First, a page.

Photo credit: Herps of NC
Spring peepers are a telltale sound spring. With a nearly deafening chorus, they seem to herald the abundance that is soon to come. Measuring at about the size of a paper clip, they’re a cacophony of sound that erupts from mid-March to early April. At home in Minnesota’s wooded wetlands and grassy lowlands, peepers span from Northeast Canada to the Southeast United States. While they prefer loose debris on the forest floor, they have large toe pads that allow for climbing should they need to escape upwards. If you’re lucky enough to spot one with a flashlight, watch for a telltale “X” on the back, which is how peepers get their namesake. The Latin name Pseudacris crucifer translates to “false locust cross-bearer.” Pseudacris referring to a genus of chorus frogs that sound like locusts, and Crucifer translating to “cross-bearer.”
To reach spring and sing a chorus at all, peepers must survive winter. To accomplish this miraculous feat, peepers undergo a cellular transformation. To protect the cell’s structures and sugar stores, each cell expels most of its water to confine it into the tiny gaps between the cells. Concentrating sugars in the cells where there was once water, they generate a kind of antifreeze. This sugar-anti-freeze solution provides nourishment, along with glycogen that gets stored in the organs. These carbohydrates slowly ferment throughout the winter months, providing a tiny serving of energy to nourish the tiny hibernating frog. But becoming a “peepcicle” has its limits – a dormant peeper will freeze and die their temperature drops below 21°F. Their last line of defense is an insulating cover of leaves and snow pack.
As early spring approaches and anti-freeze supplies dwindle, peepers take their cue to wake up and thaw out. As with birds and other animals, the drive to mate can create a frenzy of competition. Rather than flashy feathers and dances though, male peepers are gladiators in the arena of sound. Not only have thousands of years of competition increased their volume to unbearable levels, its led them to learn how to amplify their sound. Like an acoustic engineer designing a concert hall, the peeper tests its surroundings and re-positions itself until the right amplification bounces off the surrounding leaves, stems, and tree trunks.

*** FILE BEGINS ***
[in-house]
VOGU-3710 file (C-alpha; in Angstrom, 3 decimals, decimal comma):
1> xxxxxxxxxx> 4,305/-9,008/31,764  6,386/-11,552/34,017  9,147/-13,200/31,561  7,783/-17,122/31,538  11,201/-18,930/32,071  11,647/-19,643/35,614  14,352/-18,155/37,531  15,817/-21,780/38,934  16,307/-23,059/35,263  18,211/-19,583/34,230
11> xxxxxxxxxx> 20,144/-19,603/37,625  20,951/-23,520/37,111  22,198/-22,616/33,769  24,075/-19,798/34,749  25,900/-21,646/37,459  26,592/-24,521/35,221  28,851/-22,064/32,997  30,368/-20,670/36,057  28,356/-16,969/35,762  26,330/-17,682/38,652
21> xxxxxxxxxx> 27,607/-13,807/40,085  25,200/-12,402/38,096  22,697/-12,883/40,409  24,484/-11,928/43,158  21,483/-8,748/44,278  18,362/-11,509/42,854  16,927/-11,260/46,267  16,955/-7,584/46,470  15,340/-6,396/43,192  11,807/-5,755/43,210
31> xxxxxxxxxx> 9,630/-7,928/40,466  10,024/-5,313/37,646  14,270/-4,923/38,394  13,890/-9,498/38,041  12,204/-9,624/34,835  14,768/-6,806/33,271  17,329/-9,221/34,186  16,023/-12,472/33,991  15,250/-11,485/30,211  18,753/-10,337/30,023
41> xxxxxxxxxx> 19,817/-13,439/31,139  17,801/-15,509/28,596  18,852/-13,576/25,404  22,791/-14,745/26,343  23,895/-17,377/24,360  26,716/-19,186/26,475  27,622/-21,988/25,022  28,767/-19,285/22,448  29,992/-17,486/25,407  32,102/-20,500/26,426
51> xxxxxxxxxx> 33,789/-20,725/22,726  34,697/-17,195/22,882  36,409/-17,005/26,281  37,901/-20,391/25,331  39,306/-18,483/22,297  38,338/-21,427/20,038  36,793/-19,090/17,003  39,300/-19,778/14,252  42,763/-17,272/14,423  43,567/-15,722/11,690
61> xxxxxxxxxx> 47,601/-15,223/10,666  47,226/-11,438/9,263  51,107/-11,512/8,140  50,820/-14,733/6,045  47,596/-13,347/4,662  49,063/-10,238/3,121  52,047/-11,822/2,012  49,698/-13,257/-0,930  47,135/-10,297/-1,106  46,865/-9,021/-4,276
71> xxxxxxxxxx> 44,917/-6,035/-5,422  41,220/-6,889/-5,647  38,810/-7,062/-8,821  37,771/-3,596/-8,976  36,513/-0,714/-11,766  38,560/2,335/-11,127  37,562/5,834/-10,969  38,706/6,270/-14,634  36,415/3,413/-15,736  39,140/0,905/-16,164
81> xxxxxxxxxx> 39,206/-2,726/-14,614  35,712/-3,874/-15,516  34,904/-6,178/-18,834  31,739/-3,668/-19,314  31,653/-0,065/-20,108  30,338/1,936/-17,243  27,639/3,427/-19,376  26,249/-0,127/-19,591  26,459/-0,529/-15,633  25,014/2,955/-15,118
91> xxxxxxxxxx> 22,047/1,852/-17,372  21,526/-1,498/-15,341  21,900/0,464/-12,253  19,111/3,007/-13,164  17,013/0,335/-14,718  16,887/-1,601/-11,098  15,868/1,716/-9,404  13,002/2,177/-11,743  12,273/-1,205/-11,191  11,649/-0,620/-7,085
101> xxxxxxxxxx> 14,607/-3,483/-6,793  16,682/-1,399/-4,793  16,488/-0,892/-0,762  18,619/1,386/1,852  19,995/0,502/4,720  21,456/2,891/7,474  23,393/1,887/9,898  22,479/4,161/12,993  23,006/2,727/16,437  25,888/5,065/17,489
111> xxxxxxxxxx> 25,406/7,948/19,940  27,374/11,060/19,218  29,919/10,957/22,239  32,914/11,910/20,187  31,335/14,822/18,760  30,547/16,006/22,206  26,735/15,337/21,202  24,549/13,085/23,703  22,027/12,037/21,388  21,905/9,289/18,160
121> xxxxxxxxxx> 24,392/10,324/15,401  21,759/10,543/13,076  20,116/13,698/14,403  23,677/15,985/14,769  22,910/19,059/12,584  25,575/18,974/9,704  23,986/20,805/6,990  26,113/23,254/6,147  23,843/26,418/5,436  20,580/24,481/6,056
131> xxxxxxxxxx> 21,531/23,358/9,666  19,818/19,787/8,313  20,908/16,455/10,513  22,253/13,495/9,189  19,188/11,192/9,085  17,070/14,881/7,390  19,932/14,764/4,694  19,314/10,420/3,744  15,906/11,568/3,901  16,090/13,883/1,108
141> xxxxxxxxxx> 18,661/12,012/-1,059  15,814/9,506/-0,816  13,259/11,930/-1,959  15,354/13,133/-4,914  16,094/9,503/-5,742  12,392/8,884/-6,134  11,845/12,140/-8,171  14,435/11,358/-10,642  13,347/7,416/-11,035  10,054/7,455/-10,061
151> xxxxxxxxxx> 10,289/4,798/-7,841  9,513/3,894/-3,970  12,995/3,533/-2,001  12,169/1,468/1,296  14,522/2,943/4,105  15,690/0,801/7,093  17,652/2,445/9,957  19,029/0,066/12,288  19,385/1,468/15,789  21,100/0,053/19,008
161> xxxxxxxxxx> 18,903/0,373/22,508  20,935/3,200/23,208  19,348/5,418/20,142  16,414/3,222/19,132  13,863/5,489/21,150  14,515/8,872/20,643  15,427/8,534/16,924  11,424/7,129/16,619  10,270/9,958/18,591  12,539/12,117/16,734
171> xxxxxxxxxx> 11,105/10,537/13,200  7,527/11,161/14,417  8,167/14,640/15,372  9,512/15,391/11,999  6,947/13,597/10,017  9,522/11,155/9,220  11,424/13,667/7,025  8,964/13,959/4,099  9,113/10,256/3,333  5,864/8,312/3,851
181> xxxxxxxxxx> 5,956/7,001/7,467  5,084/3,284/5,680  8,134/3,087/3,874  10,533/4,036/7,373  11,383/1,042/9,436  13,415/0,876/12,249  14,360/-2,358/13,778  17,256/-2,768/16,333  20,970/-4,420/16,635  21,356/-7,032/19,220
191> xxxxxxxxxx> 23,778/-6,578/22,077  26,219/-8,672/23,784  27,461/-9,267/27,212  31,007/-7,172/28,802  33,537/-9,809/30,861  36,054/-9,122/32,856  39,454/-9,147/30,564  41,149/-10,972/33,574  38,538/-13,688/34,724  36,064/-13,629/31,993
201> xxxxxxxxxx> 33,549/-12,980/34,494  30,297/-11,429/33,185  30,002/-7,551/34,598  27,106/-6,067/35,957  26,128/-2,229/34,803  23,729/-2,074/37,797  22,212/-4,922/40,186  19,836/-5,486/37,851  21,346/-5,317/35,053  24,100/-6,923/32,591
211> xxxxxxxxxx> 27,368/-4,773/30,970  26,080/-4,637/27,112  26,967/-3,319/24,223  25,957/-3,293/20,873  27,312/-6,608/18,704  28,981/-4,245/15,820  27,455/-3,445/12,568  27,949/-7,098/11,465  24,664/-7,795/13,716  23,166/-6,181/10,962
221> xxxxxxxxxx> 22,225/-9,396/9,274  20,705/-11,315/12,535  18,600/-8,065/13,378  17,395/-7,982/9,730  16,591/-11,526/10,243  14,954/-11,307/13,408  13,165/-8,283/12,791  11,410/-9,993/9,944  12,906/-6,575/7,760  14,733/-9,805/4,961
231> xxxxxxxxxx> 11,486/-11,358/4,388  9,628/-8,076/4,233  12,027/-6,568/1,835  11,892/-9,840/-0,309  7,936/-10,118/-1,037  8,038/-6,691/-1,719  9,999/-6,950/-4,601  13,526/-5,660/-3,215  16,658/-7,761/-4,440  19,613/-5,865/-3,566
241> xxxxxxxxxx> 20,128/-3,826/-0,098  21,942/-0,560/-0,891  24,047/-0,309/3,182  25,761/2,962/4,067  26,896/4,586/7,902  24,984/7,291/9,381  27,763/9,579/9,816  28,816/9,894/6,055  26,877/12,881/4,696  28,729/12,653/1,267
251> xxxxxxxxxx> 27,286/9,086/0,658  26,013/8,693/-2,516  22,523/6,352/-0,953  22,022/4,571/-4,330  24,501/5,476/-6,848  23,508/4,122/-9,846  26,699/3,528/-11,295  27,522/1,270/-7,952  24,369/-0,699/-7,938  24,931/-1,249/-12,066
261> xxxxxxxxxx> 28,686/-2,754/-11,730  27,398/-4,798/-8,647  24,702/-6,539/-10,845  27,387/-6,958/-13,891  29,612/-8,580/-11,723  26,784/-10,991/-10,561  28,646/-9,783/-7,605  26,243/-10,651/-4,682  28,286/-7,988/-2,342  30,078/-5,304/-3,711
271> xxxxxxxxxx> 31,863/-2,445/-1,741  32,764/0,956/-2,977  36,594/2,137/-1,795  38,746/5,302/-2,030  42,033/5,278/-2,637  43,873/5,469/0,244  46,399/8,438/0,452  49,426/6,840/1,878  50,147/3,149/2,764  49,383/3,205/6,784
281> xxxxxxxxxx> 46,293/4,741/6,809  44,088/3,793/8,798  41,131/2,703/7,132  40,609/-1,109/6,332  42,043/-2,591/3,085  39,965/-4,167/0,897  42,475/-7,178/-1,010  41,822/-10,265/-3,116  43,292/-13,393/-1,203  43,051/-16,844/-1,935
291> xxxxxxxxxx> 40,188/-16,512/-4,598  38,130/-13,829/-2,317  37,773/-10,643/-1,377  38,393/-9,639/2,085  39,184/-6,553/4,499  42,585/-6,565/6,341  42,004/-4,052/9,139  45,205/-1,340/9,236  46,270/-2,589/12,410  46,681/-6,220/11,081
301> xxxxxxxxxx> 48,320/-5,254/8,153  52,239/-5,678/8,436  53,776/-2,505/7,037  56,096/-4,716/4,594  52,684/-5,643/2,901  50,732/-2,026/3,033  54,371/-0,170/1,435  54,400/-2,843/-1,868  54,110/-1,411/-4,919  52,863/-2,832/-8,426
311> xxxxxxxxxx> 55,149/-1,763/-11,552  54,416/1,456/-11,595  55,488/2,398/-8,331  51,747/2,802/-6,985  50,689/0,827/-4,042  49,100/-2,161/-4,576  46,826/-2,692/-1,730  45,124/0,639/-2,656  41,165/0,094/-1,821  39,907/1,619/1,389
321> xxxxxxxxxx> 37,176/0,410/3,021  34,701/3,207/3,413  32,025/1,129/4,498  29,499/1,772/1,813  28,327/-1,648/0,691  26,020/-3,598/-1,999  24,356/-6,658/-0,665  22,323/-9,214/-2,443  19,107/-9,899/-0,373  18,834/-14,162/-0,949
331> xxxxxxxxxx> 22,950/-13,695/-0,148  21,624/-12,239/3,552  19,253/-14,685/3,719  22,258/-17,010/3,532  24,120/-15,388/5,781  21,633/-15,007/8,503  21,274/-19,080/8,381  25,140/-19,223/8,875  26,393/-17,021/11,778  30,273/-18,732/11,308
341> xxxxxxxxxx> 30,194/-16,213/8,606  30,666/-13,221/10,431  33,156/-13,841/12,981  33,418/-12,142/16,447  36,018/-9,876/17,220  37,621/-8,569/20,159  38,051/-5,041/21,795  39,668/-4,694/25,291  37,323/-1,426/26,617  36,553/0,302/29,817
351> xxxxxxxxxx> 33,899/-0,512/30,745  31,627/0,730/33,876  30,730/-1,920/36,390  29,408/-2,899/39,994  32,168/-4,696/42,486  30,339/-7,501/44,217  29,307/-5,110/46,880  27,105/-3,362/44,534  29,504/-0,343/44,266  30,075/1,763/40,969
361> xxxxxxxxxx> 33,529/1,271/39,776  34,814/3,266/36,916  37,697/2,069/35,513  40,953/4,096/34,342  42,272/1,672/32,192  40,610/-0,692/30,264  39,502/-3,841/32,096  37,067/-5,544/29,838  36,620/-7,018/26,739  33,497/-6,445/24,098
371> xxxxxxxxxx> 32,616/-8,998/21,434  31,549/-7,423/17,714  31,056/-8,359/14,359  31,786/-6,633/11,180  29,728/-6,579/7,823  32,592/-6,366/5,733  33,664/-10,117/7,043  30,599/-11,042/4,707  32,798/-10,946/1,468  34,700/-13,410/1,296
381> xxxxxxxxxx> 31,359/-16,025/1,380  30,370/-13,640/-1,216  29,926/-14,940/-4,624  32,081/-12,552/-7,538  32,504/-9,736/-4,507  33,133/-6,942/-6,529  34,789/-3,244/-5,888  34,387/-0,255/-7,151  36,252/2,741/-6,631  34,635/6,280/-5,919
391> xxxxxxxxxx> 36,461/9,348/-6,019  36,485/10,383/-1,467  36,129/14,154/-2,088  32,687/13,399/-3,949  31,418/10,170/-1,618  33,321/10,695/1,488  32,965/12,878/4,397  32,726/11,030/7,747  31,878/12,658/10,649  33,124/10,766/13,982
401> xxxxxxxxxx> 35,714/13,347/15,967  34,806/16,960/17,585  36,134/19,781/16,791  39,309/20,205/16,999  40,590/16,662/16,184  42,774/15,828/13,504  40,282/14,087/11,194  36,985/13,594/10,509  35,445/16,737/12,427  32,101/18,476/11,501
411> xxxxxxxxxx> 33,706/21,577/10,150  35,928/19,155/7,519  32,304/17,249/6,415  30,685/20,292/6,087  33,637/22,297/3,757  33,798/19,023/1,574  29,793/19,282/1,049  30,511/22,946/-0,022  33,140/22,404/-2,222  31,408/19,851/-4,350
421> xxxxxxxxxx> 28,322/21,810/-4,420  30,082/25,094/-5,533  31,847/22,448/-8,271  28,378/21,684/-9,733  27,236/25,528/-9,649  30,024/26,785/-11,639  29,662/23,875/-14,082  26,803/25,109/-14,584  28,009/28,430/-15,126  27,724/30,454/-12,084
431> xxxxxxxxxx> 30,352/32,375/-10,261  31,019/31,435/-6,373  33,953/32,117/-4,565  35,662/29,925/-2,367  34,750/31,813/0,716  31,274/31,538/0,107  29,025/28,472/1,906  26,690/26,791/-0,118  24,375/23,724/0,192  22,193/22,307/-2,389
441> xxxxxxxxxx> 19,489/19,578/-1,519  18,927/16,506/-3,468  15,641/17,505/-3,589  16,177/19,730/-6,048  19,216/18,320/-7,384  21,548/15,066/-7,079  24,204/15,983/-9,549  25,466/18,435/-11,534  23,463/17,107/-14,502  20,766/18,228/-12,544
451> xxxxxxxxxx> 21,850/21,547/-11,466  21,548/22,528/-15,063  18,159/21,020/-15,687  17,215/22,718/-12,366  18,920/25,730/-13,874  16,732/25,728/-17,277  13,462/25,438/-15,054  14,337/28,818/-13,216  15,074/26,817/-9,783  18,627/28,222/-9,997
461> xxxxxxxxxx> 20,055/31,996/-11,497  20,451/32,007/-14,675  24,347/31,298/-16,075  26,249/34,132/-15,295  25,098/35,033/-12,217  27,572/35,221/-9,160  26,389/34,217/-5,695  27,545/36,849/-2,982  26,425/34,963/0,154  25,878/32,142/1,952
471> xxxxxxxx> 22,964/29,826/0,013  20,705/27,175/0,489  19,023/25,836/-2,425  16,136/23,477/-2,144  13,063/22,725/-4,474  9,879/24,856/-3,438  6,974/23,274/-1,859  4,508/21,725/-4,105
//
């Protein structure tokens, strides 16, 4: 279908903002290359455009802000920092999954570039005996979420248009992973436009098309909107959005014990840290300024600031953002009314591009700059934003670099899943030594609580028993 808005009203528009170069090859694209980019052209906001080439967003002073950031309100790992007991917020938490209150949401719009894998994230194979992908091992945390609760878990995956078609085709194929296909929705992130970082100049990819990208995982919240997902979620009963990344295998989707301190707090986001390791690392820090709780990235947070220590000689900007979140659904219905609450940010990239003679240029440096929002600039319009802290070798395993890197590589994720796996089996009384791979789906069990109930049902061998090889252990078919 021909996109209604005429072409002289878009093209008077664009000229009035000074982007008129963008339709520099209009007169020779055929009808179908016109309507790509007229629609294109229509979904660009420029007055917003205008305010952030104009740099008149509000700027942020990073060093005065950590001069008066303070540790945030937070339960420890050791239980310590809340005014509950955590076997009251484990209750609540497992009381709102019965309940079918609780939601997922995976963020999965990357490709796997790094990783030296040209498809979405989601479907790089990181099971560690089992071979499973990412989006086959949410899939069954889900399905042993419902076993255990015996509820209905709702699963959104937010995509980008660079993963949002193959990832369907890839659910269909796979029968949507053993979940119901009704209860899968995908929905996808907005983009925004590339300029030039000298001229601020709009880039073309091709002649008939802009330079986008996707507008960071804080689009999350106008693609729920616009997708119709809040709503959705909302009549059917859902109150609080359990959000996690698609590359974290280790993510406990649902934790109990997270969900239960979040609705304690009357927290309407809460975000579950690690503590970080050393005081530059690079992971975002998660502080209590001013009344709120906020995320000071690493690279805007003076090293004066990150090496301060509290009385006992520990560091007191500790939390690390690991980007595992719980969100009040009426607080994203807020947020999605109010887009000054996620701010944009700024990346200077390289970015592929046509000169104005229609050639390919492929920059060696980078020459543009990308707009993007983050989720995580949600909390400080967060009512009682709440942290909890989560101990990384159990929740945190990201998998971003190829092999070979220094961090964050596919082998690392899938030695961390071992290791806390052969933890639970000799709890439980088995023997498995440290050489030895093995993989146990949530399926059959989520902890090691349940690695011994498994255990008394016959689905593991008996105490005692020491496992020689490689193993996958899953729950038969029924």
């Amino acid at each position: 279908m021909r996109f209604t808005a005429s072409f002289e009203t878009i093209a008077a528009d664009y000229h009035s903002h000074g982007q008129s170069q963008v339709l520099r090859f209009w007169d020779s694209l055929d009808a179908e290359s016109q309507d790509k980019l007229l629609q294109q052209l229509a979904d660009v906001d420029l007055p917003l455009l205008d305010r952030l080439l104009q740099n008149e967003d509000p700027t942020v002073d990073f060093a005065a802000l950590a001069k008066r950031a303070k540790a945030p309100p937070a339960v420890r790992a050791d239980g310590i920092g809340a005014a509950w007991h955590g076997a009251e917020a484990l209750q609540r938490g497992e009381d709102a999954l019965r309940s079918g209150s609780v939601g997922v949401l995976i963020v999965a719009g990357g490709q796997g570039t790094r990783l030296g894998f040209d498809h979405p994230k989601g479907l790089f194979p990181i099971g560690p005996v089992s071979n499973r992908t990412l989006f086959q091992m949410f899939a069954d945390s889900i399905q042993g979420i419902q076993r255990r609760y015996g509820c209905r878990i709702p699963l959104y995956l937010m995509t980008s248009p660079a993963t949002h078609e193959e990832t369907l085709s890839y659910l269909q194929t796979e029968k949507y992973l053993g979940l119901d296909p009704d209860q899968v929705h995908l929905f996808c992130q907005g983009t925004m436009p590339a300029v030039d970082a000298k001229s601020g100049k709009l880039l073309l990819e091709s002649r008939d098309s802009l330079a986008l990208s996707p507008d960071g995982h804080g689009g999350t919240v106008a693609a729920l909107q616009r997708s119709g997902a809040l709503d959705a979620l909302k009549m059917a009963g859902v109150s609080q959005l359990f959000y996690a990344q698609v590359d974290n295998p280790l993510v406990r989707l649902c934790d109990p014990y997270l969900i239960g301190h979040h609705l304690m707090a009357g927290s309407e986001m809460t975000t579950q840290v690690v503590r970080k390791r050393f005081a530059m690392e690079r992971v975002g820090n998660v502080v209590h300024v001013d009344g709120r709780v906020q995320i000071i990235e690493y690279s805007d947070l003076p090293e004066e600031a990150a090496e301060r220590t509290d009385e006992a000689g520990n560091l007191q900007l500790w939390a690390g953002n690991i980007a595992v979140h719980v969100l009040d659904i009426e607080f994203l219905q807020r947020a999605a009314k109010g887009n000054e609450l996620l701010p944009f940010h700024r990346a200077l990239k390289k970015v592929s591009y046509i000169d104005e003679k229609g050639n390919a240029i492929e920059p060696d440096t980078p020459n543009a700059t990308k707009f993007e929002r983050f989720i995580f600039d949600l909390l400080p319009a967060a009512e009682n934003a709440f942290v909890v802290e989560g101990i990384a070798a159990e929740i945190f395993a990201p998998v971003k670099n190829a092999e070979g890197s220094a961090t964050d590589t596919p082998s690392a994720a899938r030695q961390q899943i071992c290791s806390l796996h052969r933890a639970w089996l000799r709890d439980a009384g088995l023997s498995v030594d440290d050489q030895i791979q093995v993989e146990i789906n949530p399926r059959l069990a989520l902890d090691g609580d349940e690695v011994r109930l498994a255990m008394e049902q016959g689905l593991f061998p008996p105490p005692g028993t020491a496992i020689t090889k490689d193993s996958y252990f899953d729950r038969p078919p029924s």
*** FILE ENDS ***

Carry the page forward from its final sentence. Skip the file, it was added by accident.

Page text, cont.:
Fermentation is something both humans and spring peepers have harnessed to combat winter. With origins dating back to ancient China, many cultures including German and Scandinavian used fermentation to survive winter. After a fall harvest, cabbage and other veggies were stored in jars, but would take a few months to mature. Between Yule and New Year’s Day, the stores of sauerkraut would be ready just in time to celebrate the seasonal victory of light over dark. To this day in many Midwestern circles, sauerkraut continues to be a New Year’s tradition. According to Polish proverb, “Where there is beet soup and sauerkraut, there is plenty.” For a moment I imagine being there alongside my German ancestors on New Year’s Day. How hopeful it must have been to break open a jar of sauerkraut and experience abundance in the midst of winter doldrums.